Mike, many people oppose both drug prohibition and the horrible tactics it uses. It’s no surprise that Eapen is one of us. What exactly do you want from him, as a person with personal political views? I sense that you want to complain that the Americans for Forfeiture Reform organization shouldn’t have argued against prohibition, but I’ve seen no indication that it ever made that argument. Just the same, rampant forfeiture abuse is but one of the many “unsolvable” problems that will simply disappear when we end drug prohibition.
Yes, I try to keep these things separate. AFR is not an anti-prohibition organization, it is a property rights organization. I personally advocate ending prohibition and I do try to inject forfeiture arguments into the prohibition discussion.
I think the signature drive in Missouri failed because it did not have enough funding, plain and simple. It is hard attracting funders to the issue, particularly those who can credibly commit to funding an event on the scale of a ballot initiative.
You are doing interesting work. So many changes must be made, it is easy to get overwhelmed. Asset forfeiture, mandatory minimum sentences, prosecutors’ abuse of power, prison overcrowding, rising rates of incarceration, disenfranchisement of felons…
Legalizing marijuana (and other drugs, or all) would be a huge win that would nearly eliminate asset forfeiture, prison overcrowding, among other issues. I say “nearly” because law enforcement will not let go of that power too easily. I can easily see them moving asset forfeiture efforts to the emerging war on child porn.
Sadly for child porn users, society is deep in the midst of hysteria about sex offenders. The Second Age of Reason can’t begin too soon.
Thanks, Radley. I will be more careful about when I use that phrase from now on.
Sadly for child porn users, they get stuck with years and years in prison for looking at pictures. Pictures and videos that never should have been made, pictures and videos that no one should want to look at. Using CP is indeed a moral wrong; I will not argue otherwise.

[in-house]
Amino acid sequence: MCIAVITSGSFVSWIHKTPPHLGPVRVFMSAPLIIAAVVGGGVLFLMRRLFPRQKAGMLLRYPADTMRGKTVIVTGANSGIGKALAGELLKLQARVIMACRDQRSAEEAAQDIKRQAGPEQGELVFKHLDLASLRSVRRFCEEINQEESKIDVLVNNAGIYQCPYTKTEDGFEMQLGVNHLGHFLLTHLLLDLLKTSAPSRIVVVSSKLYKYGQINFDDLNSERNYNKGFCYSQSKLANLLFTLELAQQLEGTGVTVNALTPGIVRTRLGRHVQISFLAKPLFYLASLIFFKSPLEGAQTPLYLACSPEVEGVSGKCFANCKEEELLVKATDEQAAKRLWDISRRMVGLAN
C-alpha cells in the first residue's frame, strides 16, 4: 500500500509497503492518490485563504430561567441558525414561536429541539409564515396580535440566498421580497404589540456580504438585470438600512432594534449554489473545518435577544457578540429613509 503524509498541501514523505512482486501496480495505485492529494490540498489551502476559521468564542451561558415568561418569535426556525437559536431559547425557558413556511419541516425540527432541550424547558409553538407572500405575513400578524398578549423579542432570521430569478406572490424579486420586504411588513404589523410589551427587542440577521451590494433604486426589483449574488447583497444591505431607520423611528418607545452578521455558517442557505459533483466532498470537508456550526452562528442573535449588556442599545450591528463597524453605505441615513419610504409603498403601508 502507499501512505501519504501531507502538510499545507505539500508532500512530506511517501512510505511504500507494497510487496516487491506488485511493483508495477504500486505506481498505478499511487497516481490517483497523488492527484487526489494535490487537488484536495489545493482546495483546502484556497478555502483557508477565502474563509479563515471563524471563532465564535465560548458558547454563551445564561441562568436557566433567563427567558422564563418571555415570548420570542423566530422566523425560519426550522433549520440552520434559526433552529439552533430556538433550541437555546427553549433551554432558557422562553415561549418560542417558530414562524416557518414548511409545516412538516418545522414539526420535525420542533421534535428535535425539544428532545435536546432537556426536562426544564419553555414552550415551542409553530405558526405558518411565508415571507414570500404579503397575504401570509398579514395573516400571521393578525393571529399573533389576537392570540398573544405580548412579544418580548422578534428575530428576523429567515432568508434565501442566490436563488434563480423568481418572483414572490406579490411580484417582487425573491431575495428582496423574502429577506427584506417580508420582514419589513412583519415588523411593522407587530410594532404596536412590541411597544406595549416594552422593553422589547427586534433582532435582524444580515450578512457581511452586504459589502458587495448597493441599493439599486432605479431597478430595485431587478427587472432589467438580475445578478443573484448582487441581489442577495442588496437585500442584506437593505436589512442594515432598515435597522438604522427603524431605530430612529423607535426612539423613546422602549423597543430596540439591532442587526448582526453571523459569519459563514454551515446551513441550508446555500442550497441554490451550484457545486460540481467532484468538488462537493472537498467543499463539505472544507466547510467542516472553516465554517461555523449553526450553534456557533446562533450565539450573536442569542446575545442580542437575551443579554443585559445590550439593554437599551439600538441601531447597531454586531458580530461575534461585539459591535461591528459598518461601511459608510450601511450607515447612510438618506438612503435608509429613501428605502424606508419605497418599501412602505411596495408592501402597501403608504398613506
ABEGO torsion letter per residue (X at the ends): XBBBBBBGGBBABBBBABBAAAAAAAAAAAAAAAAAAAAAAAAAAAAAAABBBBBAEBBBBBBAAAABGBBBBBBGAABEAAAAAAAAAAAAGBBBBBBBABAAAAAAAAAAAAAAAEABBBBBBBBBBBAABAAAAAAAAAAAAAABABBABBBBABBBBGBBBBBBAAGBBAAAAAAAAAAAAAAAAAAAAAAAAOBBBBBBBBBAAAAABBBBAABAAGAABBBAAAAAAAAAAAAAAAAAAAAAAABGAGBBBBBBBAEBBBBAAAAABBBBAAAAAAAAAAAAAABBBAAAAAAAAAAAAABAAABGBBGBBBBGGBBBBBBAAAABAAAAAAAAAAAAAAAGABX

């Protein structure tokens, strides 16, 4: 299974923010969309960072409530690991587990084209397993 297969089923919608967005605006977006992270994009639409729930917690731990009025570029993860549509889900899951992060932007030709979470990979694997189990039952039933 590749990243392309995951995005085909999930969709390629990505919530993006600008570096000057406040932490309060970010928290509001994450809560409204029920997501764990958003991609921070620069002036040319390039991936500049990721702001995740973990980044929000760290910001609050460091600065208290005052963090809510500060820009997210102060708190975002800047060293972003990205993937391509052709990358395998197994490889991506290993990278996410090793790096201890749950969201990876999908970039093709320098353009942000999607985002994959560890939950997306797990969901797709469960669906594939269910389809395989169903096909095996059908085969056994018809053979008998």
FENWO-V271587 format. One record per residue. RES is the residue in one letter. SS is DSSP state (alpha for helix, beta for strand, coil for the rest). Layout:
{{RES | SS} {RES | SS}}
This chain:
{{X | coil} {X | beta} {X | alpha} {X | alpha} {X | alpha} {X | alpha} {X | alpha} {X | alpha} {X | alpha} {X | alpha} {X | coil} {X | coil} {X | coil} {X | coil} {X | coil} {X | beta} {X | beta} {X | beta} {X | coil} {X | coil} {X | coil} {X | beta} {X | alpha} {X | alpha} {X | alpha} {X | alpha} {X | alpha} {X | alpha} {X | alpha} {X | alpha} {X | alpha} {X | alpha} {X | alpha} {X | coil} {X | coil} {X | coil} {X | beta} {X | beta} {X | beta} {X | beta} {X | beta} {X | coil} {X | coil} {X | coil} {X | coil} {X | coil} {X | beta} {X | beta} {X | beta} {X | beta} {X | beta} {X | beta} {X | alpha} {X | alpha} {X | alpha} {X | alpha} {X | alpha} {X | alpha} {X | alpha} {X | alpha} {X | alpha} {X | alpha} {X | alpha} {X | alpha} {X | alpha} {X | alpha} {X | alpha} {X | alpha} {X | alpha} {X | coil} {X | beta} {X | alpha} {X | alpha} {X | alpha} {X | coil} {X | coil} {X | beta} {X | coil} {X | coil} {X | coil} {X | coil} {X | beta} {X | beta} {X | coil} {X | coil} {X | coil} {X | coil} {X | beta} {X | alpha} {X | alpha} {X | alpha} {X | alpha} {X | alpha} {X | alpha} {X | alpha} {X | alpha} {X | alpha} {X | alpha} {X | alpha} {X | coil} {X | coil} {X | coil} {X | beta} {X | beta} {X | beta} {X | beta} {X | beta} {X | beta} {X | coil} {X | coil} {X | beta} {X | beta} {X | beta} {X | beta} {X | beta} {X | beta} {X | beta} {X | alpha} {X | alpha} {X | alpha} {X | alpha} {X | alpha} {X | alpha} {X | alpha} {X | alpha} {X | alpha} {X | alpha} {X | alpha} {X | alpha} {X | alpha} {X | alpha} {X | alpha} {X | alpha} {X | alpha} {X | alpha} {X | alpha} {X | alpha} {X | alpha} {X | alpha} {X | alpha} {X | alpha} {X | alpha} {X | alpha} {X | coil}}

I WILL argue that putting men in prison for looking at pictures freely available on the internet is insane.
The feds (ICE, in our case) can point to all the CP convictions and say that they are protecting children. But the vast majority of those convictions are NOT of the people who produced the images or abused the children. In the meantime, CP flourishes. The supply of those images has not diminished one whit.
There is something like a 97% conviction rate for CP offenses. The reason? Mandatory minimum sentences give prosecutors a powerful hammer to force defendants to take the plea. Same injustice for drug charges, but ending the drug wars is a “cleaner” cause than CP.
Sadly for child porn users, most people hate to get caught empathizing with someone so darned icky as a sex offender.
Sometimes 2 and 3 times a week, the WSJ (the printed WSJ, I’m not sure about the online) posts the FBI, ATF and DEA’s forfeiture list, and it is both disgusting and depressing to see. Each week, thousands and thousands of entries.
Most folks have no idea this is going on. It’s truly dangerous. We have no business using pabulum such as “land of the free and home of the brave”. We are neither.
Is it worse to get on the list reserved for people who use the phrase, “Sadly for child porn users…”, or on the list of people who oppose forfeiture? I guess we’re all going to find out.